Here is my review of Beneath the Dover Sky for the Historical Novel Society.
A sequel to Ashton Park, Pura’s Danforth family saga continues in Beneath the Dover Sky, which covers the years 1924-1933. In the years after the Great War, Lord and Lady Preston, their seven children, as well as their sons- and daughters-in-law and grandchildren, face new challenges. The typical themes of illness, injury, death, romance, marriage, and birth are set against the backdrop of Hitler’s rise to power, religious violence in Jerusalem, the momentum of the Labour Party, and the early days of aviation.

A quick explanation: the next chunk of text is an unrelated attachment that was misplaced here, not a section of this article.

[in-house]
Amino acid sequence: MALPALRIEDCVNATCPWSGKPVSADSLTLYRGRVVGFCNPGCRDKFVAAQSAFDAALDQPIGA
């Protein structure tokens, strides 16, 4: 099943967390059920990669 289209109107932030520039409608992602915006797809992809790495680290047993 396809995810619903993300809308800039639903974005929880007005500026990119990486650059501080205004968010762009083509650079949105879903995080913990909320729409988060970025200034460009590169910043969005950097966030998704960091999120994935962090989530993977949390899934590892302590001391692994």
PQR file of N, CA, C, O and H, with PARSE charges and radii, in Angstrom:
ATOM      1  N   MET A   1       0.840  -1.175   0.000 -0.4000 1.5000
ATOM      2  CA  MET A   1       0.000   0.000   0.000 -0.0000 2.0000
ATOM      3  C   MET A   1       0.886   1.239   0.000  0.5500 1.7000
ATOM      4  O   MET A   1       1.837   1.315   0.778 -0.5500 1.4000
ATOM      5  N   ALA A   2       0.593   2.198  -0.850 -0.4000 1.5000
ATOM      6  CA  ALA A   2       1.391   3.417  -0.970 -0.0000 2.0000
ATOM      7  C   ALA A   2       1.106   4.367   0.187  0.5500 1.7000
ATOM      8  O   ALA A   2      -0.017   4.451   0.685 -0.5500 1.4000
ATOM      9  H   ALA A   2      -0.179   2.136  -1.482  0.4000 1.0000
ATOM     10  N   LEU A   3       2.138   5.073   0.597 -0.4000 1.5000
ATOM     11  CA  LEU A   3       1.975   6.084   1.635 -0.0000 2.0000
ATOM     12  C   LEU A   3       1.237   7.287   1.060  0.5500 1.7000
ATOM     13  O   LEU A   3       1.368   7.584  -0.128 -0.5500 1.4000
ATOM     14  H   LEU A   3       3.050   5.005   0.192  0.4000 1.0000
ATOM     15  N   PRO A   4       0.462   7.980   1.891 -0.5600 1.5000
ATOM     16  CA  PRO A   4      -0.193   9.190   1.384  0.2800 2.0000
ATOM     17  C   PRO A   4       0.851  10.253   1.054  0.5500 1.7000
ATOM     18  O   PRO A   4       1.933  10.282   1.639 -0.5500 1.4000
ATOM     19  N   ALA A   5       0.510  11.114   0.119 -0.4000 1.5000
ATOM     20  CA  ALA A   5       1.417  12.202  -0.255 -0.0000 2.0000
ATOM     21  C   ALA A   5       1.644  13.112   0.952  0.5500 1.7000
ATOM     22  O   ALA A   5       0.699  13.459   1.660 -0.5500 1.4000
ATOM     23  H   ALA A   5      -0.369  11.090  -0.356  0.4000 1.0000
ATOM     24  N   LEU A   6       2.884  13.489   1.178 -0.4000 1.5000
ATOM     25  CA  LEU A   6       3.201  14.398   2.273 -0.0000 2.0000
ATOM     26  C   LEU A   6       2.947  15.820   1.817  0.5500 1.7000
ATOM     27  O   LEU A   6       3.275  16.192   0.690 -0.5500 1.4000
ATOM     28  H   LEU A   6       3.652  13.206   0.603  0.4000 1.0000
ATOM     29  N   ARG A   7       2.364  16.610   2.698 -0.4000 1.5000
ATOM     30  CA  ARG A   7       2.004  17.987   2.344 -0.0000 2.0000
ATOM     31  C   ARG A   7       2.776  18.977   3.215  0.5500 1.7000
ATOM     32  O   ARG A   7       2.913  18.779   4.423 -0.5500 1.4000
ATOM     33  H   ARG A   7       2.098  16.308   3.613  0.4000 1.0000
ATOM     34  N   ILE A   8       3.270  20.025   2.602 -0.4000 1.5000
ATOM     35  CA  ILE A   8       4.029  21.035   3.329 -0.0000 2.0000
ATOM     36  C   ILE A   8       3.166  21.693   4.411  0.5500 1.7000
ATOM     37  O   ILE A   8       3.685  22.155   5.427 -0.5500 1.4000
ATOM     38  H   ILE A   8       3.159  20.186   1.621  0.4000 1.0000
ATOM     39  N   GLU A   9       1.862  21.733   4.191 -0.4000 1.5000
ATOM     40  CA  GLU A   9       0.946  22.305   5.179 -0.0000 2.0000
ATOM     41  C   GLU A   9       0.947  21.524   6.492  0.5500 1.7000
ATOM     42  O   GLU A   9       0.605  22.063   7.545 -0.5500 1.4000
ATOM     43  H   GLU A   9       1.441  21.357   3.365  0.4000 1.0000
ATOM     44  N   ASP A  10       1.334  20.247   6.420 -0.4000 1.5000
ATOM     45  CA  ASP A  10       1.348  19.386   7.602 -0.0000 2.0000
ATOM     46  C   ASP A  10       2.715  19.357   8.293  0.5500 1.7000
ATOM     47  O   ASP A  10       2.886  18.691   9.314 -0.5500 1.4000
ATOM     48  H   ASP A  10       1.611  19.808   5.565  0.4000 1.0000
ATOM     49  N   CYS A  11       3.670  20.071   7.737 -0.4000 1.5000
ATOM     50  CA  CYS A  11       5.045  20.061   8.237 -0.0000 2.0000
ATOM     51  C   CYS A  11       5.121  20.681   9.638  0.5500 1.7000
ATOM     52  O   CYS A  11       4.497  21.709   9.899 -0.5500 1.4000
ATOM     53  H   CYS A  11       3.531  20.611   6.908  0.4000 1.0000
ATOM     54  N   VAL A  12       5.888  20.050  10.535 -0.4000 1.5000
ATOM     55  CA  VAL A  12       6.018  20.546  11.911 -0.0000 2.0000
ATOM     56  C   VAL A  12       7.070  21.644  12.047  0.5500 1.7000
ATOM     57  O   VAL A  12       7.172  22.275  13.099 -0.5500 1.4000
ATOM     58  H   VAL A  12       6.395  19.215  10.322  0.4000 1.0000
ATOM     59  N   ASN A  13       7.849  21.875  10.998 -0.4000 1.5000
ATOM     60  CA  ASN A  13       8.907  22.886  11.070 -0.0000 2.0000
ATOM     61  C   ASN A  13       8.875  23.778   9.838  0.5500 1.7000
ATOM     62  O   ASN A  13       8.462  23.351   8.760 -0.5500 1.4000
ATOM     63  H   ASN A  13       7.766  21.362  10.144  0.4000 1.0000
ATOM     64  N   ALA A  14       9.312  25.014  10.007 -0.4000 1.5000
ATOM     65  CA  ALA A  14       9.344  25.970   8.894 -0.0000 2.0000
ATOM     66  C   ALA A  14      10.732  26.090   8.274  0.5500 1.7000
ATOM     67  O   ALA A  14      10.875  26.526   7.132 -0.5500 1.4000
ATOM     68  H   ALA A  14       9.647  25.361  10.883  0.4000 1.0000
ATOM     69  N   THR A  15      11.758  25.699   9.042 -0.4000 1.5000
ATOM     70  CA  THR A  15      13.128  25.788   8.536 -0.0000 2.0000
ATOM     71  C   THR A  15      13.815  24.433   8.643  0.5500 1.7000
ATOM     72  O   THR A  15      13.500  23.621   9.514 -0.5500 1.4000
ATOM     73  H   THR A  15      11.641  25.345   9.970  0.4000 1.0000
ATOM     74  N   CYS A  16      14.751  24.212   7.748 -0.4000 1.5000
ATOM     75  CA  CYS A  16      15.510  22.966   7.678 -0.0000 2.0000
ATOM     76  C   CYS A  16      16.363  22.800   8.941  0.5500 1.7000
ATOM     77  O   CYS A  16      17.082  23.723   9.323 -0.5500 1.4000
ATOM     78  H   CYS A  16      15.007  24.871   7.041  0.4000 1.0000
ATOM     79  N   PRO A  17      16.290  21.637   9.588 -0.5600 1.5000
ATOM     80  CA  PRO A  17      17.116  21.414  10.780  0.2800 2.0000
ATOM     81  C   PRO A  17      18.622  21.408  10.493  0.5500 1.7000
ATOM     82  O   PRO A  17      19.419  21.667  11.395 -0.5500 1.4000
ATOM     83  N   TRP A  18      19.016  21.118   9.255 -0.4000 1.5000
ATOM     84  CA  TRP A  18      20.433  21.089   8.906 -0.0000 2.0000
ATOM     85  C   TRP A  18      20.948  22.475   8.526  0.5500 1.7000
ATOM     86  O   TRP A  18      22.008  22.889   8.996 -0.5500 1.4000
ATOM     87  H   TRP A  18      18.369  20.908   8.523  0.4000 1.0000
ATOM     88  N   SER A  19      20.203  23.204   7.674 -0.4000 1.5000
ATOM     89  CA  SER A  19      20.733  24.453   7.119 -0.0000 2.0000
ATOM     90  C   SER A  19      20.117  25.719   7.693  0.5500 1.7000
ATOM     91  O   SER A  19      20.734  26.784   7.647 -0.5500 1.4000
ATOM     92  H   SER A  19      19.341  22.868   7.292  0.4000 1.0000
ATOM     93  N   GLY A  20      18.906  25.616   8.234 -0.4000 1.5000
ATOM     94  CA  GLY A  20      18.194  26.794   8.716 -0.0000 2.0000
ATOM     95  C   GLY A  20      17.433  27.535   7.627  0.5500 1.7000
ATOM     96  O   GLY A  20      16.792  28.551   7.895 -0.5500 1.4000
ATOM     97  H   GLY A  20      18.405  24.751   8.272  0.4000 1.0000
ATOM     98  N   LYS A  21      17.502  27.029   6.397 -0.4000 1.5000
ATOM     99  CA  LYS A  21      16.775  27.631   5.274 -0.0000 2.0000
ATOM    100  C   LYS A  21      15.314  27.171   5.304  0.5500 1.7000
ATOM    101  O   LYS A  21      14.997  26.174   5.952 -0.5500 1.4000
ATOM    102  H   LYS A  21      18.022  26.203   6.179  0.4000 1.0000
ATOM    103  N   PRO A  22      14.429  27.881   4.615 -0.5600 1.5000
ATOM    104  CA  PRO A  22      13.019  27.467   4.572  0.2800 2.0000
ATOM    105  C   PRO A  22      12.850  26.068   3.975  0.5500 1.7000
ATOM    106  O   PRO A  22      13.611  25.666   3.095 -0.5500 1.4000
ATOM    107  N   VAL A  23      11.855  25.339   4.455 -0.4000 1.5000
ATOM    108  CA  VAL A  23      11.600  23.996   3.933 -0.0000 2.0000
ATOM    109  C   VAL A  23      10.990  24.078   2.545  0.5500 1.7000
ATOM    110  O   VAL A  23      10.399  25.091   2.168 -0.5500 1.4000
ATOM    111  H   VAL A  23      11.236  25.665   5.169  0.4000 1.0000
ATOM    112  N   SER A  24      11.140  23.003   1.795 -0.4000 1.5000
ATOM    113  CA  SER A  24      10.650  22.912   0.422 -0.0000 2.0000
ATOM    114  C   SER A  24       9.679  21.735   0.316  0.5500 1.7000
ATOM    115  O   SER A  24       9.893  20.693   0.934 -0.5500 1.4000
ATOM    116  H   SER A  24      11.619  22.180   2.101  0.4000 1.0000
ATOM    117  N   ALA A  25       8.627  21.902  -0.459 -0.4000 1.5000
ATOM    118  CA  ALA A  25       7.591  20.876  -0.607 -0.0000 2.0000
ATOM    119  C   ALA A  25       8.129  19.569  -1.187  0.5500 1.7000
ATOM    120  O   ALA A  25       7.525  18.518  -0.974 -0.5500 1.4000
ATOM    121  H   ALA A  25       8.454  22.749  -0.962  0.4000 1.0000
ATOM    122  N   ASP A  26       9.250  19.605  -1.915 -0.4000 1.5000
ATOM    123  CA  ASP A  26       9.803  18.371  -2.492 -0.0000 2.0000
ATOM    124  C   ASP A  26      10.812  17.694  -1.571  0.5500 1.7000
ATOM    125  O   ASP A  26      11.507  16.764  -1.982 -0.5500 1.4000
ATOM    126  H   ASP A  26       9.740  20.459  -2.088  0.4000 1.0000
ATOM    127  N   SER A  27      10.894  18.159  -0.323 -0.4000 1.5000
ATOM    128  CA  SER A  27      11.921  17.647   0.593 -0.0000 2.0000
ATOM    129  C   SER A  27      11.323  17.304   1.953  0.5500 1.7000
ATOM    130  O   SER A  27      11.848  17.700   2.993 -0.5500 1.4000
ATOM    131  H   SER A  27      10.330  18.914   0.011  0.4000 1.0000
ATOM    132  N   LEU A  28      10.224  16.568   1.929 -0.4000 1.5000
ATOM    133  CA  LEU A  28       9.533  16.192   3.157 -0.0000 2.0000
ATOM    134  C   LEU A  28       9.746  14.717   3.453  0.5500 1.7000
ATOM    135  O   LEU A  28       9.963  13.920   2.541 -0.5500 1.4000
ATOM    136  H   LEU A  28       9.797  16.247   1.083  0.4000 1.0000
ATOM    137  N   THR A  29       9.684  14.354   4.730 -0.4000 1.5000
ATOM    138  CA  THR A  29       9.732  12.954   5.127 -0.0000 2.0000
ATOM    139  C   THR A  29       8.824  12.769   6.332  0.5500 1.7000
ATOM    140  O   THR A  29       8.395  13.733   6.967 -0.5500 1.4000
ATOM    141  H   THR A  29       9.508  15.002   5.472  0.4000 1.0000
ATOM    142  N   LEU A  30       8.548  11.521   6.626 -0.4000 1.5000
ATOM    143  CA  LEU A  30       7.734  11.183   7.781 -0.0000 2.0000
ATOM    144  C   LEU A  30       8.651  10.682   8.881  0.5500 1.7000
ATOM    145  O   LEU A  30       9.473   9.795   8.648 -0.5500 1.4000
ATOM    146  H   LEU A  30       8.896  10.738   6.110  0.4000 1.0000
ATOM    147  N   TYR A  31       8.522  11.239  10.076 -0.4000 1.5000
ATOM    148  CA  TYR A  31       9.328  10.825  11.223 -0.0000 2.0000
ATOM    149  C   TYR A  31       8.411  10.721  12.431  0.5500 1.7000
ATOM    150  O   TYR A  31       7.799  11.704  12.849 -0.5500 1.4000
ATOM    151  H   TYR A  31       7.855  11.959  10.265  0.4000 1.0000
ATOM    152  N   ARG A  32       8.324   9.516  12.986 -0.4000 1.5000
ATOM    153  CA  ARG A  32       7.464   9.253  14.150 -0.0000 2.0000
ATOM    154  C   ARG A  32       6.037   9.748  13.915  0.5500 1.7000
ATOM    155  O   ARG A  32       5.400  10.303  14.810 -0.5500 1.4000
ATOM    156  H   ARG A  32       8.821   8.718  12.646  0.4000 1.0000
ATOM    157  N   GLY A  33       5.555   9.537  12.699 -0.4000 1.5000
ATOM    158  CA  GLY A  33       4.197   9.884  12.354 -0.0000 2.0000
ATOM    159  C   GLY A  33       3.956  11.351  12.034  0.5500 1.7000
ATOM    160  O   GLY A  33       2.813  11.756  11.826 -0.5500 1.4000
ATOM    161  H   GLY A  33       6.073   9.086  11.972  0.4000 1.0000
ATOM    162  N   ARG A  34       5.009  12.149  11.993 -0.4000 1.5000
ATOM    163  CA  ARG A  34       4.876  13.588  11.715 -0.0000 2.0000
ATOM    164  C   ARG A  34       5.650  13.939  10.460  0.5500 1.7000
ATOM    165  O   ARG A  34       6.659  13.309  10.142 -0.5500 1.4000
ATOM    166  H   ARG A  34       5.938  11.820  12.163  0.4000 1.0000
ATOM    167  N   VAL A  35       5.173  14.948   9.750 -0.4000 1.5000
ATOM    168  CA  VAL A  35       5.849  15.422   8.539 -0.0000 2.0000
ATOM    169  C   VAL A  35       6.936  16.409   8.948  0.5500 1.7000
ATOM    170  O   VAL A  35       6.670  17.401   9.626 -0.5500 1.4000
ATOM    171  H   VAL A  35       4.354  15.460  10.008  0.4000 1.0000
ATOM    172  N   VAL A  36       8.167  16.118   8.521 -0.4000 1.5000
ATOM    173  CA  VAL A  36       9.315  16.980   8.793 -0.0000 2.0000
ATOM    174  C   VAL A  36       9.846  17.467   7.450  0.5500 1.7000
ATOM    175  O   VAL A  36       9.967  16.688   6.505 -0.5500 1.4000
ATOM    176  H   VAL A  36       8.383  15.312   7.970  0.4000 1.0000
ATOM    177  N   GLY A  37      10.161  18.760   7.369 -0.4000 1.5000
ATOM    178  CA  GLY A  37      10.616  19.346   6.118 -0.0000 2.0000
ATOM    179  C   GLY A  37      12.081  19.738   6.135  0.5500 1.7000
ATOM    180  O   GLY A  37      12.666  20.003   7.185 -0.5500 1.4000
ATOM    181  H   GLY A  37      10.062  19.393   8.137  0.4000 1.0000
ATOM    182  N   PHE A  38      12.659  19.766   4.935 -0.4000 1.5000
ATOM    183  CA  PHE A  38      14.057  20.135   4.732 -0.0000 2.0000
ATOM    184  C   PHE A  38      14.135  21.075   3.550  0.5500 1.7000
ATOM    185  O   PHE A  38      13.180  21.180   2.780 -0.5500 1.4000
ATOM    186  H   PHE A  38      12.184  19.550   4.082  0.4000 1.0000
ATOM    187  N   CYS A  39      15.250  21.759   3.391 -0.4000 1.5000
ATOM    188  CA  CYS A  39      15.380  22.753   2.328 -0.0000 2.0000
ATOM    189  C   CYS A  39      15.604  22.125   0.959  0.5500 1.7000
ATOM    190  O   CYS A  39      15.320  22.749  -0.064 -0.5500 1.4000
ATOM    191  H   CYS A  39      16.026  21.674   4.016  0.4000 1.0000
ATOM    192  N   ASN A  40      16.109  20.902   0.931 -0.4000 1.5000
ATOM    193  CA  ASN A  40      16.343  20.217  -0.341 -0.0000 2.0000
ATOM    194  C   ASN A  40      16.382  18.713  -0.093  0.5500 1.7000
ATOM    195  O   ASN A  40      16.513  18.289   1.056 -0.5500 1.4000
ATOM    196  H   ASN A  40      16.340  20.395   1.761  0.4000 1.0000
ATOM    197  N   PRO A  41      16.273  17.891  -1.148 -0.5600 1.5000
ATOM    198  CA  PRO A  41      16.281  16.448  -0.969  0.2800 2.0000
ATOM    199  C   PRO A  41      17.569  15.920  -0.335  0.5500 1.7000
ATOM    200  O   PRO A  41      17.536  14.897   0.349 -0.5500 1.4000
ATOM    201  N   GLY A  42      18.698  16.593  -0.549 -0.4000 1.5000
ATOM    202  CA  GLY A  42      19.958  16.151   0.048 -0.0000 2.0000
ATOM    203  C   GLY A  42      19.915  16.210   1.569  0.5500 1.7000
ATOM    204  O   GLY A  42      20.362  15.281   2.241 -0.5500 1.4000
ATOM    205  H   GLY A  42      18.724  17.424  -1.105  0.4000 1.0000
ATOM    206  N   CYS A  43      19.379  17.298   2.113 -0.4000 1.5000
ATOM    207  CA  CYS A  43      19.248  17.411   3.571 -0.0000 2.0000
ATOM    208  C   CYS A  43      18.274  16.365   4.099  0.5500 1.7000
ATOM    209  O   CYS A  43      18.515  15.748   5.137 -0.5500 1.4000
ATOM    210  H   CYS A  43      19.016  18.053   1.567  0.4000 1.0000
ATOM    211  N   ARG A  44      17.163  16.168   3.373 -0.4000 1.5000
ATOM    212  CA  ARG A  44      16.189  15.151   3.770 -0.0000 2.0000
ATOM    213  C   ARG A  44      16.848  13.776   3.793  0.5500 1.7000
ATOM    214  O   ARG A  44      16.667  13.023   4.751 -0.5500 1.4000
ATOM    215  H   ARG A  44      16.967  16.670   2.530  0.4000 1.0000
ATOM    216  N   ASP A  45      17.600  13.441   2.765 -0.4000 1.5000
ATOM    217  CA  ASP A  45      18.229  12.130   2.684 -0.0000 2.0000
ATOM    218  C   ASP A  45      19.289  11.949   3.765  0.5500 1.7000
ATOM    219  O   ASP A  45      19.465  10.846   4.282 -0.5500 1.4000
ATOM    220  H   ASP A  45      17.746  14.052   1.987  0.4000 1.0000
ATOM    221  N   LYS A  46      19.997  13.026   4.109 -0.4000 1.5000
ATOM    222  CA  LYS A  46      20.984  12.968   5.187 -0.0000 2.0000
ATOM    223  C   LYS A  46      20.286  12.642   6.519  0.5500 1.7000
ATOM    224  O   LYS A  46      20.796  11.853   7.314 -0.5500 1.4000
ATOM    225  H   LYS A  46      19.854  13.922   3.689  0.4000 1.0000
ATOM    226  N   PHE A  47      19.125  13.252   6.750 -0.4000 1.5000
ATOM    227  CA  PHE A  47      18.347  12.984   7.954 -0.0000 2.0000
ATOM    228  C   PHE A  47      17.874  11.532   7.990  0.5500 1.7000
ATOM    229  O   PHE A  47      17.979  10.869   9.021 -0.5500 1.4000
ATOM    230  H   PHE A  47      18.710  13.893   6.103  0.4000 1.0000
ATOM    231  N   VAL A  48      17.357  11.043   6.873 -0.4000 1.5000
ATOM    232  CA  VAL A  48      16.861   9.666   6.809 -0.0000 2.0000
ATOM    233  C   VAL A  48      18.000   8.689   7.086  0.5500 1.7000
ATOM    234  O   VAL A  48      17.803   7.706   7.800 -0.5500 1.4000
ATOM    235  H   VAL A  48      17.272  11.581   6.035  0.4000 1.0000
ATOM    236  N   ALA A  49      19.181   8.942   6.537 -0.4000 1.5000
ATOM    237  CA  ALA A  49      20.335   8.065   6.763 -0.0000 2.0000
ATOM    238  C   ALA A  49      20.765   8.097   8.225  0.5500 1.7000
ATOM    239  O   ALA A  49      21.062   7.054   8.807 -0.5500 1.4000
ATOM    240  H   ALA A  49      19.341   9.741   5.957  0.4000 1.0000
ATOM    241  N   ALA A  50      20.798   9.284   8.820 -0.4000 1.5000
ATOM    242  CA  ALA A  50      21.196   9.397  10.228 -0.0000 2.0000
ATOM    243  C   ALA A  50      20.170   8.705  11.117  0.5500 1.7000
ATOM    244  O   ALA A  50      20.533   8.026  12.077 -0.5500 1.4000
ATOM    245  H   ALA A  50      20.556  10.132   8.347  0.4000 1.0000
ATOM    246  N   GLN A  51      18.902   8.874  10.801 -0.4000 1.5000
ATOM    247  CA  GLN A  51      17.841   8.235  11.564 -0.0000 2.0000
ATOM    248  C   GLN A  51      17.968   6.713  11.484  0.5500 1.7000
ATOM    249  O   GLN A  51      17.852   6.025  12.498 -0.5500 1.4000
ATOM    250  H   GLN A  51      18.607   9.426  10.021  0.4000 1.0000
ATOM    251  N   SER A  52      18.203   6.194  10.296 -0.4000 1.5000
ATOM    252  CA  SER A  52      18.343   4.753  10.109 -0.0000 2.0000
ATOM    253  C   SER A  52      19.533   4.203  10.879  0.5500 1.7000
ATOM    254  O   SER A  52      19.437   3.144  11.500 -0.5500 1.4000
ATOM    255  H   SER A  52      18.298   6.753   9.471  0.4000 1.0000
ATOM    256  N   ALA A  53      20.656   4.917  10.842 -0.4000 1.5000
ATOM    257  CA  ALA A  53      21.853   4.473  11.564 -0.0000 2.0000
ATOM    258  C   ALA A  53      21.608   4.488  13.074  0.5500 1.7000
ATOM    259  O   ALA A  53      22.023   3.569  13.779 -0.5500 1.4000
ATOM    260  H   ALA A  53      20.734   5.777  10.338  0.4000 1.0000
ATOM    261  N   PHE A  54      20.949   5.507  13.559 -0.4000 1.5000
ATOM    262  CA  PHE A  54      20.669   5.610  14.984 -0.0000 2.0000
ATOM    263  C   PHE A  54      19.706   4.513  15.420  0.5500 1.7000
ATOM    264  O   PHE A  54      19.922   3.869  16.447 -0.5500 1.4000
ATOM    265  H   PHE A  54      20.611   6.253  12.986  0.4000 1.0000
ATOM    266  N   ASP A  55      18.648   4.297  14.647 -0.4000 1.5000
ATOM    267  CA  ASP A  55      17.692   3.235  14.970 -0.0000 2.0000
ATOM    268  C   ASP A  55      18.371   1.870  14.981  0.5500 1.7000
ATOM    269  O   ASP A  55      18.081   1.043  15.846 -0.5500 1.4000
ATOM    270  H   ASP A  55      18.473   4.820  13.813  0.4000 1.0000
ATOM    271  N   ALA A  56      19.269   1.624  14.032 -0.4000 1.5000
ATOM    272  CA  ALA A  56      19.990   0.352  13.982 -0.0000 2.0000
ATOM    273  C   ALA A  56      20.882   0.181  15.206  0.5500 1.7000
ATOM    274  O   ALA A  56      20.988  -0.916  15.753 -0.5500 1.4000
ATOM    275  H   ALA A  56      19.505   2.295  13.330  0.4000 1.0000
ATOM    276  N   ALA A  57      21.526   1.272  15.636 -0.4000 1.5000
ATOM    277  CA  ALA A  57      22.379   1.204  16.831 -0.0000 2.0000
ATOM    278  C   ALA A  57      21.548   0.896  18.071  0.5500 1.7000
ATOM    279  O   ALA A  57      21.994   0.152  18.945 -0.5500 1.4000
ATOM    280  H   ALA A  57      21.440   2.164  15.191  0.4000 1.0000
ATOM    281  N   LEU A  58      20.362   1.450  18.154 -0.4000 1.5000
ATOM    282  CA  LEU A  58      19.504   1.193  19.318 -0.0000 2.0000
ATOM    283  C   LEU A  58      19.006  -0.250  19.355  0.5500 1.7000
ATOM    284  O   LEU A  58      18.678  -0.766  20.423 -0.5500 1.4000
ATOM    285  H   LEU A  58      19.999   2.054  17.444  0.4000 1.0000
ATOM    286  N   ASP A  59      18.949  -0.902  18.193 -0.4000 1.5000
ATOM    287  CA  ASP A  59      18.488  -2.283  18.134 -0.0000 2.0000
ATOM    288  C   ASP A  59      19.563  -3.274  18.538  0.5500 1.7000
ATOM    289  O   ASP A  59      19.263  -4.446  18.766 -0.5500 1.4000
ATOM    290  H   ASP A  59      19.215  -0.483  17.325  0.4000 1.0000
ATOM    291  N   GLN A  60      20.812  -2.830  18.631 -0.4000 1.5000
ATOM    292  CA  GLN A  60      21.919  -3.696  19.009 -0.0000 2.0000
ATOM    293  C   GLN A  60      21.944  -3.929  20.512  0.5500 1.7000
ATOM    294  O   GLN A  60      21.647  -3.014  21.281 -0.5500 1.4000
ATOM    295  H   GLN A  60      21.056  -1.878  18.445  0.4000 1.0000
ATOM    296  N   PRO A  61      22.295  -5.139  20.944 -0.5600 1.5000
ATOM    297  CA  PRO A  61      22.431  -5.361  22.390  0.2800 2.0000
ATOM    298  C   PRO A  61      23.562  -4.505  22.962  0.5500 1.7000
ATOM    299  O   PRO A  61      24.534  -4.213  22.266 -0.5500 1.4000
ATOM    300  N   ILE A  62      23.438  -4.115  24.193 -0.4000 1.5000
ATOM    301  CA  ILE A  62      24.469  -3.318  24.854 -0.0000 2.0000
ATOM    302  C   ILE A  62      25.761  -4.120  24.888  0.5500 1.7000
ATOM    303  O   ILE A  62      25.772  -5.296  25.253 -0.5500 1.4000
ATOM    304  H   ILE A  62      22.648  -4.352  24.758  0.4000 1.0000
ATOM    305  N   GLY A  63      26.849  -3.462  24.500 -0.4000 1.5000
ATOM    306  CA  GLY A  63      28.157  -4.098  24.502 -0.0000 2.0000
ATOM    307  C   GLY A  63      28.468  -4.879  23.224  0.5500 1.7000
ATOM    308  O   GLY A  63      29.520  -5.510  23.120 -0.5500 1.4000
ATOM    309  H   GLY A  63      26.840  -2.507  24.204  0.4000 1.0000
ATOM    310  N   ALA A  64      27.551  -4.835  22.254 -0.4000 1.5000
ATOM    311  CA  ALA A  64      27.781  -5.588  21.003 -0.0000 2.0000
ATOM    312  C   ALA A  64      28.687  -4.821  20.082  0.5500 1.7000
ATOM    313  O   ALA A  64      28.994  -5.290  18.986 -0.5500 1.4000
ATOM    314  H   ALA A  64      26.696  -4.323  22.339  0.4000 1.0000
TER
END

Pura’s writing frequently crosses the line into melodrama, but the novel does provide an intriguing look inside the lives of British nobility during the early 20th century. Readers will detect clear echoes of Downton Abbey and other similar World War I narratives, although Pura peppers his story with strong Christian themes. The book bounces from character to character, giving the reader a broad, if not deep, view of the family’s life. If readers can keep track of the increasingly large cast of characters, they will find an engaging tale. The third book in the Danforths of Lancashire series is expected in 2014.
The review can also be found here.